Interviews

Demie Cao on Alter Egos, Quarantine, and Animal Crossing

Like most folks, Chinese-American singer-songwriter Demie Cao has spent a lot of time inside these last few months.

Unlike most folks, however, Cao hasn’t spent her time baking bread or trying to keep succulents alive (though she has picked up a pretty mean Animal Crossing habit) — she’s too busy writing songs, like her most recent release “Sage.”

Getting her start in music with K-pop covers, Cao isn’t afraid to rep her Asian heritage, and “Sage” is no exception. Being released in both Mandarin Chinese and English, “Sage” is an incredible track from a rising star, and Soundigest had the opportunity to sit down with Cao and ask about everything, including her alter ego, her quarantine, and of course, Animal Crossing.

Hello! Congratulations on your latest release “Sage!” How are you feeling about this release? Good, I assume? 

Amazing, it really feels good to finally put this track out.

In your own words — and not my journalistic speculation — what is “Sage” about? 

For me, “Sage” was an experiment where I let my alter ego take over. Holly produced this super hard beat, that the more demure Demie Cao probably couldn’t pull off. I channeled Demie the Destroyer and she was really the one responsible for this creation.

I’m sure you’ve been asked this question a million times, but let’s make it a million-and-one: how are you dealing with this pandemic and quarantine, especially as a musician?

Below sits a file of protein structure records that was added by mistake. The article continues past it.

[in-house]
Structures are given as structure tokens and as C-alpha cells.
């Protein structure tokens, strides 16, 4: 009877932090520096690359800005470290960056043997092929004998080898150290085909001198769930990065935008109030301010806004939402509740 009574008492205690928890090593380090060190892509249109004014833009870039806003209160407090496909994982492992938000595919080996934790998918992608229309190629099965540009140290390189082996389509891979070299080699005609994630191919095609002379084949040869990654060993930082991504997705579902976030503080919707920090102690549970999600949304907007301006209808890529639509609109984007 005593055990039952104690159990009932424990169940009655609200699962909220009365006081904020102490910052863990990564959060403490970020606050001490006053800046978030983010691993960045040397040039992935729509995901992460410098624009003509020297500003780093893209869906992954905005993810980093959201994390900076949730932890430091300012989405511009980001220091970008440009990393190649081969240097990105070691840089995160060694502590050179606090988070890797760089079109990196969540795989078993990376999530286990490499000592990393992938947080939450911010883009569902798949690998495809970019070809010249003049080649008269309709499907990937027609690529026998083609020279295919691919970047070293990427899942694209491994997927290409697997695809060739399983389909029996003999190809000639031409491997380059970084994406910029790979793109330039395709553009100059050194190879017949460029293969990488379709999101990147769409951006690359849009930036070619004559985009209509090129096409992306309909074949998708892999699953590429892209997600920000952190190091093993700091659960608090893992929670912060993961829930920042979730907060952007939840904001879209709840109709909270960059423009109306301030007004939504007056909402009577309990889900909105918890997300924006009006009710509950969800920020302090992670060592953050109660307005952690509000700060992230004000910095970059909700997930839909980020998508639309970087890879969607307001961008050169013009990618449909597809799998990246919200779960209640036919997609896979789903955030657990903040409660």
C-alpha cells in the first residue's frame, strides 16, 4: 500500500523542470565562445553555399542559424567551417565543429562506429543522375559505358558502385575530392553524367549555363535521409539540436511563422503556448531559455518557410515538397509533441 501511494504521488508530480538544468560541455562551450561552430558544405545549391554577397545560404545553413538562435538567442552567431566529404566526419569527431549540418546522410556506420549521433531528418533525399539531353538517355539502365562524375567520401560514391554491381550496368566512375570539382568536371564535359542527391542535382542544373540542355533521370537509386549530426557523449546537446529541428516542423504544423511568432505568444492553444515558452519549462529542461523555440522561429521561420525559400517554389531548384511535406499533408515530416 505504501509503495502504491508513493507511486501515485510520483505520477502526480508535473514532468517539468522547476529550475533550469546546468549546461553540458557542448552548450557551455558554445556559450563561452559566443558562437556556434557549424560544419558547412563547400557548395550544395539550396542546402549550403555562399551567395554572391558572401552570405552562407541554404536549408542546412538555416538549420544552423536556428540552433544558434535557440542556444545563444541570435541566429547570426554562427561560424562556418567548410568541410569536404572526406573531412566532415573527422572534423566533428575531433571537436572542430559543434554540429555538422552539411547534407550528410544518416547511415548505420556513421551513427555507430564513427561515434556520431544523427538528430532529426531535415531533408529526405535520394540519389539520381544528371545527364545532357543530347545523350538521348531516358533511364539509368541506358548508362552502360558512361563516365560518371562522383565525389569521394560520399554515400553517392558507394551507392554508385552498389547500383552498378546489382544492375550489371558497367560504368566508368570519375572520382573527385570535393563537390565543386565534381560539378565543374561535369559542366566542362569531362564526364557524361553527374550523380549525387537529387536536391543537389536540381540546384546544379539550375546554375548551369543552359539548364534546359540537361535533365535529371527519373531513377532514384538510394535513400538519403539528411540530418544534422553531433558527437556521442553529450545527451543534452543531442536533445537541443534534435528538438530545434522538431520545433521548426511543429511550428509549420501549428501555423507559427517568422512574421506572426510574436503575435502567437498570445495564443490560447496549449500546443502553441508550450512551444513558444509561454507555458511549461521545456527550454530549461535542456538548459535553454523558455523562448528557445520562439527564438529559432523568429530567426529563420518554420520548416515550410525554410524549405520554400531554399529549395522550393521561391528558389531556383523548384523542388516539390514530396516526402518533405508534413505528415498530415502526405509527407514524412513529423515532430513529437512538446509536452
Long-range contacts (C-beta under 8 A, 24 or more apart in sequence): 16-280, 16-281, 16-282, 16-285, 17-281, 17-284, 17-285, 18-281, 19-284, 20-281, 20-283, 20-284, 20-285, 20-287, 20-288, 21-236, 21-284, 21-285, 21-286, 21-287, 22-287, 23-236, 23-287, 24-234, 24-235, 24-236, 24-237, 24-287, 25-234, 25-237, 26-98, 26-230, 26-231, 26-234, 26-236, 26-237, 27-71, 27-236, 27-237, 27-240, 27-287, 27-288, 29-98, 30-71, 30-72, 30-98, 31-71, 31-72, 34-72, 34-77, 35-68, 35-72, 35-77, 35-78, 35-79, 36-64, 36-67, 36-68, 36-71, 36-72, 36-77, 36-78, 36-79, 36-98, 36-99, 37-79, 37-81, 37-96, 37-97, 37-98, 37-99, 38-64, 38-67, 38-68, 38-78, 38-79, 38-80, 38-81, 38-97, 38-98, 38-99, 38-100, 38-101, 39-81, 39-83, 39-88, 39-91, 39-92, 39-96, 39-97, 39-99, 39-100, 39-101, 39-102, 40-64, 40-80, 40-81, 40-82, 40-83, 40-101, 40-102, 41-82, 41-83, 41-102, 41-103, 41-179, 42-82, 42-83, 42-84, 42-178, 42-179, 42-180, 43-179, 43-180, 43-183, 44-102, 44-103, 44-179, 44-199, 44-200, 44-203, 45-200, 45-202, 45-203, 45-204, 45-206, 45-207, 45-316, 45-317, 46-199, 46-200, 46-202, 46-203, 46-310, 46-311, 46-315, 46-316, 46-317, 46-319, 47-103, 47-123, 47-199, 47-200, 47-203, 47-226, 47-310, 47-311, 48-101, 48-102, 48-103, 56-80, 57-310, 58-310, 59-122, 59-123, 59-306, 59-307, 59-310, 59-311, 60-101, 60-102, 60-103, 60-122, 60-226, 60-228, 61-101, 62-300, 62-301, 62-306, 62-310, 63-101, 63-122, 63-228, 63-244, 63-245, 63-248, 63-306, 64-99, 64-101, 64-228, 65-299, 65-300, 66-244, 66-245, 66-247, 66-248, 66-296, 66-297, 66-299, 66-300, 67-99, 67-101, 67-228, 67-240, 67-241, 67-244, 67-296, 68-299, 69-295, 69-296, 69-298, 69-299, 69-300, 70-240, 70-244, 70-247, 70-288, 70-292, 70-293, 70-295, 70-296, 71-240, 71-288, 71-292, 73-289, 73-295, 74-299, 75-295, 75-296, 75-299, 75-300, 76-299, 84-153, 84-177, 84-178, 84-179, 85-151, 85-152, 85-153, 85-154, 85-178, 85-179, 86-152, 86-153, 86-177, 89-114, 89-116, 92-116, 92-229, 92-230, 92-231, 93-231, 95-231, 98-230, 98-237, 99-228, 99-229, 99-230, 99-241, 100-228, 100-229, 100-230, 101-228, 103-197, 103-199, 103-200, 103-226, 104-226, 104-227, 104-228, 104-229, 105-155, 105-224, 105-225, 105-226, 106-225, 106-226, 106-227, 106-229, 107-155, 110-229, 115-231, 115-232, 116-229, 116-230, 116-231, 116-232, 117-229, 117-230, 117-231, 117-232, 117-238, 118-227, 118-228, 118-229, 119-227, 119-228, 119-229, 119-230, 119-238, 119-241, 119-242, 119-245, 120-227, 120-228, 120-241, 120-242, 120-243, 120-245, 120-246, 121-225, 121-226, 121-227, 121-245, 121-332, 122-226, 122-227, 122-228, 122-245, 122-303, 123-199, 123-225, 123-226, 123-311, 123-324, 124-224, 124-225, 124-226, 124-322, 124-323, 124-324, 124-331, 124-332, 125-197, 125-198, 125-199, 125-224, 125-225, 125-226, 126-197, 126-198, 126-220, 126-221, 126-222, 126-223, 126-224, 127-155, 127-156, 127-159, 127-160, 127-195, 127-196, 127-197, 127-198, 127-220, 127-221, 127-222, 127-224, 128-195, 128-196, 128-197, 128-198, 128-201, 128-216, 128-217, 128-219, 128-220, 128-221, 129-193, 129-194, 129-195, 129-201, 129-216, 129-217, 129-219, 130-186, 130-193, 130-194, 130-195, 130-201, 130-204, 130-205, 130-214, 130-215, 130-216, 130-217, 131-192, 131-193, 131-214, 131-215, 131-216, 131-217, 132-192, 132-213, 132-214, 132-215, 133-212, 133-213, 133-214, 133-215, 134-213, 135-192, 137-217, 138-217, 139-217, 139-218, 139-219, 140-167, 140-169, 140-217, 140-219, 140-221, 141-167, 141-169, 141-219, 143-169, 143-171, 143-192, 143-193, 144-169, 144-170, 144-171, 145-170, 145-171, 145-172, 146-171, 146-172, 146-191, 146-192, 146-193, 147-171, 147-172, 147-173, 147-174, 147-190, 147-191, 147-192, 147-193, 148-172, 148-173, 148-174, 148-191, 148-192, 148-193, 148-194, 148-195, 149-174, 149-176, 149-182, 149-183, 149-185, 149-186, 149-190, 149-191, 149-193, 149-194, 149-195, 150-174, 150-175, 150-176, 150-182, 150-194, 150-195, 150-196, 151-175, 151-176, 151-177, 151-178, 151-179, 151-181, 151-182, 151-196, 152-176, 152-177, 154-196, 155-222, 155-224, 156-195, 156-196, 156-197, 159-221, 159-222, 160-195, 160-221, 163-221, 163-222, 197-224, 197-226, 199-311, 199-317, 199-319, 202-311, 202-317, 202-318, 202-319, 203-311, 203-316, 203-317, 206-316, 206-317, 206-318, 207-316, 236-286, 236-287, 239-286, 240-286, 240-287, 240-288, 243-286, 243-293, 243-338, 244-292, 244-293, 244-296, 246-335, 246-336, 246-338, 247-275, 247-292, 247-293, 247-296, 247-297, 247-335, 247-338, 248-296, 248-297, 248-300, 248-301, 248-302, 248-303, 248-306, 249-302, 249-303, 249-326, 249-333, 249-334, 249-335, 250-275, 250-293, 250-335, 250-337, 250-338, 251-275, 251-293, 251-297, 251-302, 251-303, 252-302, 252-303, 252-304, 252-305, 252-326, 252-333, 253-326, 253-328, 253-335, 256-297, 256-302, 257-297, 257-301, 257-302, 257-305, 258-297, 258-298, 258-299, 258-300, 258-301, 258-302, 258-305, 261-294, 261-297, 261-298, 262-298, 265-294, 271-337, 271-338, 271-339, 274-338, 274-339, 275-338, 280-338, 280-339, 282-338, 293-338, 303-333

Honestly, probably the same as everyone else. I picked up Animal Crossing, which by the way is highly addicting. I write mostly at home anyways so this process hasn’t really changed for me, although I did develop this new habit of writing really emo poetry very late at night.

You released this single in both English and Mandarin, which is very cool, by the way. Any particular reason why?

I am Chinese-American and I was brought up on Chinese culture, so I really wanted to pay homage to that. I want my parents to listen to my songs and be proud, you know?

According to what I’ve read, you got your start in doing K-pop covers. How has K-pop influenced your music? 

I, like most Asian-American youth, went through a wild K-pop fan phase in high school. Prior to being exposed to K-pop, no one in the media was ever Asian, so I didn’t really feel that being an artist was a possibility for me. K-pop kind of opened that doorway, and I wouldn’t be here if I hadn’t discovered SHINee in 7th grade.

And while we’re talking influences, what (or who) are some of your other influences? 

They change a lot, but currently, I’m very into artists like Still Woozy and The Internet. It’s constantly changing, though. I would say the biggest influence is my mood swings.

You’re Chinese-American — do you think your background affects your art? Some artists say yes and some say no. I always love hearing why or why not. 

I would say yes since I was brought up with Chinese virtues and principles. It’s weird because I feel like my art actually causes me to realize my relationship with my culture rather than the other way around. A lot of times when I’m writing, I have moments of self-discovery where I understand why I’m creating or feeling a certain thing because of how I was raised. Not sure if that makes sense, but that’s just how I feel.

And my favorite question to ask all artists: why should the world care about Demie Cao? 

I can’t say that you should, but I hope you all will eventually because I’m gonna stay a while.

Featured Image: 5A Label/Steel Wool Entertainment

[wordads]